Conservation Easements and Tax Deductions

With a conservation easement, you are giving up something of value, i.e. your development rights, and you deserve something in return. The tax benefits can be huge.

If you are considering a conservation easement donation, now may be the time to act.

The December 2010 tax deal brokered between President Obama and Congress gave us enhanced federal income tax incentives for the donation of conservation easements. Those incentives previously had been on-again-off-again, but are now permanent. Any conservation easement (but not land) donations now qualify for the incentives. These incentives:

  • Raise the income tax deduction a conservation easement donor can take from 30% of their income in any year to 50%;
  • Allow farmers (which includes those who derive the majority of their income from forest management) and ranchers to deduct up to 100% of their income; and
  • Increase the carryover period (i.e., length of time over which a donor can claim deductions) from 6 to 16 years.

For example:

Under the old rules, a landowner with an AGI of $50,000 who donated a $400,000 conservation easement could take a $15,000 deduction in the year of the donation and $15,000 per year for the next five years. His total deduction would be $90,000. The remaining $310,000 would in effect be lost.

Under the new rules, the same landowner would be able to deduct $25,000 in the year of the donation and then $25,000 per year for an additional 15 years (assuming his income remains the same). In this case, the deduction would total $400,000, the entire value of the conservation easement. When you file your taxes, both the appraiser and the land trust must sign your IRS 8283 form.

Accuracy-Related Penalties

The Pension Act imposes accuracy-related penalties of 20 percent for an underpayment of tax resulting from a “substantial” valuation misstatement and 40 percent for a “gross” valuation misstatement. A “substantial” valuation misstatement is a value 150 percent or more of the amount determined to be the correct value, and a “gross” valuation statement is a value 200 percent or more of the amount determined to be correct.

The Pension Act also eliminates the reasonable cause exception in the case of any “gross” valuation misstatement. This means that the taxpayer may not rely upon an “I thought I received good professional advice” defense. The Pension Act also streamlined the procedural requirements for the Secretary of the Treasury to impose civil penalties or disciplinary action against an appraiser.

All of this means its up to you to hire a competent, experienced, appraiser because its you who pays the penalties (the appraiser pays penalties too!). Remember, you’ve given up some development rights forever and you could pay an IRS penalty if the appraisal is faulty.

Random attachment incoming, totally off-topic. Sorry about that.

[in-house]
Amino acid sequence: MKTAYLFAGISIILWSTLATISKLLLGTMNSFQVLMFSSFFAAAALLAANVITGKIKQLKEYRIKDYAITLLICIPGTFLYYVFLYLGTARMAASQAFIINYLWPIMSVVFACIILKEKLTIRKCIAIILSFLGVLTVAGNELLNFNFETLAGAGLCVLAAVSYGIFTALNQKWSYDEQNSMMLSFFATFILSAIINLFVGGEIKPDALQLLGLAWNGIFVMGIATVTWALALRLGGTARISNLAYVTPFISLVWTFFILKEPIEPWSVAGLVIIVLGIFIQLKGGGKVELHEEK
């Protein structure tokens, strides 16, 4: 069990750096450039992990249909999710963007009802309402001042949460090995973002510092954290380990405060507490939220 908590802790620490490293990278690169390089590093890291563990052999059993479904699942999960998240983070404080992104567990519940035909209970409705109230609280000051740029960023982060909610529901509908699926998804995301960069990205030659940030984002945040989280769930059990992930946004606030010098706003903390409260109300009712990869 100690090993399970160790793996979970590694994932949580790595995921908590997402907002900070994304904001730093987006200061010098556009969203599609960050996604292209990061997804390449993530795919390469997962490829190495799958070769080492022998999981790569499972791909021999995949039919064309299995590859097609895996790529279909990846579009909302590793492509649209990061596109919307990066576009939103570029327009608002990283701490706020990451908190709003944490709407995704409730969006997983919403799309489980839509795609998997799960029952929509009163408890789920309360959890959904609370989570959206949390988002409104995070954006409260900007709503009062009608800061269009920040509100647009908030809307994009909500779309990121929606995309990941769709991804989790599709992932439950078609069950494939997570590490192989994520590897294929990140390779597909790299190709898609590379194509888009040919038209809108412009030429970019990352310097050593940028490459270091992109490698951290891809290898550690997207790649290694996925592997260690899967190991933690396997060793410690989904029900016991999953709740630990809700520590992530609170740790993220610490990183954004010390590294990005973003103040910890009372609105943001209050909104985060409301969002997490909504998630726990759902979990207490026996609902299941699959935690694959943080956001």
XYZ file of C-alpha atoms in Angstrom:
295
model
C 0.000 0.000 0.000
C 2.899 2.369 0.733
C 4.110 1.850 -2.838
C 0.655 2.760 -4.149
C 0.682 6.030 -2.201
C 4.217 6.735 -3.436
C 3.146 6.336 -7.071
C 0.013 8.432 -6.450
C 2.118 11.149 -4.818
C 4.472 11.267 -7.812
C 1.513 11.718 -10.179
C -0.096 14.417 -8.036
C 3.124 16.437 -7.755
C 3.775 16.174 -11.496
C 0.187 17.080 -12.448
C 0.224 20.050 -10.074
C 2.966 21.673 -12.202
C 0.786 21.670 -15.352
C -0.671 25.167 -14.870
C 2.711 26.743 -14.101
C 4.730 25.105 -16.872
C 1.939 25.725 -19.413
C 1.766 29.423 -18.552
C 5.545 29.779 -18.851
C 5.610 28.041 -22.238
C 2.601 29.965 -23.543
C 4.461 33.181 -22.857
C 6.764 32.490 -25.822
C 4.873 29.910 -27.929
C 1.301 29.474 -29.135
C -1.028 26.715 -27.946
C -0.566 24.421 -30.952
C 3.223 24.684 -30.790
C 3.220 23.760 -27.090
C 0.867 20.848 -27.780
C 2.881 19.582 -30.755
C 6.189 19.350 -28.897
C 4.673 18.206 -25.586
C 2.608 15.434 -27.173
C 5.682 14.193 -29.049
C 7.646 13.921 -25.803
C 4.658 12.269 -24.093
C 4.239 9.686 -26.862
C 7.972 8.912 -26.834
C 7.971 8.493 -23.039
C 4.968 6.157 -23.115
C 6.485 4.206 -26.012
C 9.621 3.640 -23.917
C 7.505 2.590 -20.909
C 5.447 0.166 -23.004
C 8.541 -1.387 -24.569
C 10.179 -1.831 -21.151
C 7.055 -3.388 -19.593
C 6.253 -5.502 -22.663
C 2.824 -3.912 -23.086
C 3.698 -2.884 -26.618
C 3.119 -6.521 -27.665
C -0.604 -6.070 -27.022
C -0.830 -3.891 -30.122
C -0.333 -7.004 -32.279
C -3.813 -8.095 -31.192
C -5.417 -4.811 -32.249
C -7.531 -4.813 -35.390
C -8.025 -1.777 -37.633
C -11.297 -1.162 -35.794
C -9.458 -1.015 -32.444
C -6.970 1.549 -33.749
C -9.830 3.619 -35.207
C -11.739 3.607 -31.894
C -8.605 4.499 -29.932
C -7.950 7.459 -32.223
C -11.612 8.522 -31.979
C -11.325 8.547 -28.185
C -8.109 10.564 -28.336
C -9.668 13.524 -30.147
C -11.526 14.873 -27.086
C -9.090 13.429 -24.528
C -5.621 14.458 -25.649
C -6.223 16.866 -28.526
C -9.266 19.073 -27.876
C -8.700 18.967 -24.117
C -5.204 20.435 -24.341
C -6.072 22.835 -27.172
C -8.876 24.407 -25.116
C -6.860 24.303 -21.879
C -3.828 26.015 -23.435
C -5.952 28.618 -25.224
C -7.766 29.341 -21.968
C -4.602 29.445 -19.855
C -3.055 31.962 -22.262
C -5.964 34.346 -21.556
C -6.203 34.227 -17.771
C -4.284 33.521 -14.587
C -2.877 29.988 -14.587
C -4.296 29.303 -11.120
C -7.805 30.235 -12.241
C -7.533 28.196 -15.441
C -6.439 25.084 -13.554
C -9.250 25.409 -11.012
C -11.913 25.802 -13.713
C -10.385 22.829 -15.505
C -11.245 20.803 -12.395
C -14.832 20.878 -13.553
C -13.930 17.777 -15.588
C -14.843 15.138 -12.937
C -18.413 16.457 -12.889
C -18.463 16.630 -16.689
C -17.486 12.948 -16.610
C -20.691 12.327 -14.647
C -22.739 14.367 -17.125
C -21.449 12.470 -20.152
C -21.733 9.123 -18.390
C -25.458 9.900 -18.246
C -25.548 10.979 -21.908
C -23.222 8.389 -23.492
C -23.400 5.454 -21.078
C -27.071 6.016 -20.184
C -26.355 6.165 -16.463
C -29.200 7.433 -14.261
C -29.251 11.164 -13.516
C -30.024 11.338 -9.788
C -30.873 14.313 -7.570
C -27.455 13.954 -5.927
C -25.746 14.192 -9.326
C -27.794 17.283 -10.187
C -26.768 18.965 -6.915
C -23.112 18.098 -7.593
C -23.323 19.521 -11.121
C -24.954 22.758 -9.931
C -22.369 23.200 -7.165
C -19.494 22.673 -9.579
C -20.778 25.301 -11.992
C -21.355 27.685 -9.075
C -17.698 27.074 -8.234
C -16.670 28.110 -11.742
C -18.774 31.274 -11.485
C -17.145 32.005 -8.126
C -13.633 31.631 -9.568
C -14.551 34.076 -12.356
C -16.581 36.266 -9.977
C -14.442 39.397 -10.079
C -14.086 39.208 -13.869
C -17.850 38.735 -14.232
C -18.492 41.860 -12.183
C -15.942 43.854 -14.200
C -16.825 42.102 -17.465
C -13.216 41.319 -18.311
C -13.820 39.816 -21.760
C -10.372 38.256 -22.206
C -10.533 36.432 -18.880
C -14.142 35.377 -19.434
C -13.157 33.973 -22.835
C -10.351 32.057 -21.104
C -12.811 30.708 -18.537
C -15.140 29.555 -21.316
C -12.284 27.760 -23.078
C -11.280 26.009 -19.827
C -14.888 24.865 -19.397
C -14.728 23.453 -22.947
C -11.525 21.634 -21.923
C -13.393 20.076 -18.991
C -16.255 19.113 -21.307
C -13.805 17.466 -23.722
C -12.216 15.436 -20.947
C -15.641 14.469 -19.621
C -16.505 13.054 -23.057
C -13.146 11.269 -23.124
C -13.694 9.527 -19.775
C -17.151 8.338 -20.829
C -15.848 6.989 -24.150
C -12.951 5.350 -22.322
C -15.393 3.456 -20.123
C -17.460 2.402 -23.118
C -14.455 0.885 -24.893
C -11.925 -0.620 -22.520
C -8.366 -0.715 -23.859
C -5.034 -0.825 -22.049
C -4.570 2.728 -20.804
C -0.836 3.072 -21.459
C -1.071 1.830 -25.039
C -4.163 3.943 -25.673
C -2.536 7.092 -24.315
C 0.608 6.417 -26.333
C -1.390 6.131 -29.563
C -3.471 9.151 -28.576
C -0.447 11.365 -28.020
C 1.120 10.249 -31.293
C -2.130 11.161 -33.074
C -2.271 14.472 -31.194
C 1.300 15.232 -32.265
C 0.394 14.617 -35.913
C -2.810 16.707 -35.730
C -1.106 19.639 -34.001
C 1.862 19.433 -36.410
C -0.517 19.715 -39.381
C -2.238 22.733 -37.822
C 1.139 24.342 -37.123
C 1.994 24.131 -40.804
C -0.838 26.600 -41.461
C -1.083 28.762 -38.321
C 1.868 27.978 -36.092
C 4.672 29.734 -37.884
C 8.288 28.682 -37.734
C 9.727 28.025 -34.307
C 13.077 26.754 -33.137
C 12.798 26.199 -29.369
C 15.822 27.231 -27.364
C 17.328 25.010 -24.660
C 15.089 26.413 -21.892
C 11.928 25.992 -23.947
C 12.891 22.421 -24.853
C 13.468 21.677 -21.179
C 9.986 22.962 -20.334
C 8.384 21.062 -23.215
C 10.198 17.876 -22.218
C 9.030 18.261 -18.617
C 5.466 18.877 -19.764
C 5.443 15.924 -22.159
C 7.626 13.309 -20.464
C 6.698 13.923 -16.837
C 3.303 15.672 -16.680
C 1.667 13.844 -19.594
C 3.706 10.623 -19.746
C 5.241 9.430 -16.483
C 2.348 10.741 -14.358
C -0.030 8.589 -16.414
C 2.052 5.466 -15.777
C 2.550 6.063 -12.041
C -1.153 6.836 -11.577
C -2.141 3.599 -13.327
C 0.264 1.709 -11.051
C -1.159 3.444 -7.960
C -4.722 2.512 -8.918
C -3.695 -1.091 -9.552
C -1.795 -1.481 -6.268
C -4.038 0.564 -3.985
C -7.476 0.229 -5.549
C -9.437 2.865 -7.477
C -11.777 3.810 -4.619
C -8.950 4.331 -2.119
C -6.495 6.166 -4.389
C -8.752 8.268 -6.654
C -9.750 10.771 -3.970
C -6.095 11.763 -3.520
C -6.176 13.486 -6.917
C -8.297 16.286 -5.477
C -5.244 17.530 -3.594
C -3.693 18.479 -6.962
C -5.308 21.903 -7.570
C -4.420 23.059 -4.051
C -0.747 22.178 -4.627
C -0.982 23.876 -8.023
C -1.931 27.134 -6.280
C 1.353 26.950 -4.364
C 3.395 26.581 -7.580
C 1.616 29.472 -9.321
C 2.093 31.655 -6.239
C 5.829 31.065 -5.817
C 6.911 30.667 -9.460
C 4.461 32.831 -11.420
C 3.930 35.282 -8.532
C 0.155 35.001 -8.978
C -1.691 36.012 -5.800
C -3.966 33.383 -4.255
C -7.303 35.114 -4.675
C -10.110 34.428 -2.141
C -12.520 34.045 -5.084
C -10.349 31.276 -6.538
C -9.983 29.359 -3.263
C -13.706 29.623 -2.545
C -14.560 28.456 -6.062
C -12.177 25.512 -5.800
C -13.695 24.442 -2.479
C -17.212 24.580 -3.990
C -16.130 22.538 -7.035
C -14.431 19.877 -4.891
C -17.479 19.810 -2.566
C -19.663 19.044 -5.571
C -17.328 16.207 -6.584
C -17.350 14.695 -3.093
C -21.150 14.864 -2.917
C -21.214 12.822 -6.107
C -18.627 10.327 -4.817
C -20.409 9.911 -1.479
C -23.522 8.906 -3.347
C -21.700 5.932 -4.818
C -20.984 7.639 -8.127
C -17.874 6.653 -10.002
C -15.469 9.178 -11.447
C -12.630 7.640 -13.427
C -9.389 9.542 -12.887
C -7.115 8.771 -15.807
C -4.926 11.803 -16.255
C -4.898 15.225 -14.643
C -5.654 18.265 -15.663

When you file your taxes, both the appraiser and the land trust must sign your IRS 8283 form.

Estate Tax Reductions and Exclusions

For landowners who will leave sizable estates upon their death, the most important financial impact of a conservation easement may be a significant reduction in estate taxes. Estate taxes often make it difficult for heirs to keep land intact and in the family because of high estate tax rates and high development value of land. It may be necessary to subdivide or sell land for development in order to pay these taxes which may not be the desire of the landowner or their heirs. A conservation easement can often provide significant help with this problem in three important ways:

  • Reduction in Value of Estate. The deceased’s estate will be reduced by the value of the donated conservation easement. As a result, taxes will be lower because heirs will not be required to pay taxes on the extinguished development rights. In other words, heirs will only have to pay estate taxes on preserved farmland values, and not full development values.
  • Estate Exclusion. Section 2031(c) of the tax code provides further estate tax incentives for properties subject to a donated conservation easement. When property has a qualified conservation easement placed upon it, up to an additional 40% of the value of land (subject to a $500,000 cap) may be excluded from the estate when the landowner dies. This exclusion is in addition to the reduction in land value attributable to the easement itself as described above.
  • After Death Easement. Heirs may also receive these benefits (but not the income tax deduction) by electing to donate a conservation easement after the landowner’s death and prior to filing the estate return (called a “post mortem” election).

Issues to Consider

  • As is the case with any property interest, a conservation easement may be taken by eminent domain (and thereby extinguished) when the public value of the proposed project exceeds that of the conservation interest being protected by the easement.
  • Conservation easements may result in a significant reduction in the sale price of the land because a builder can no longer develop it. In fact, this difference in value is the basis for the granting of the original tax incentives.

Watch Video: Claiming Your Tax Deduction for Your Conservation Easement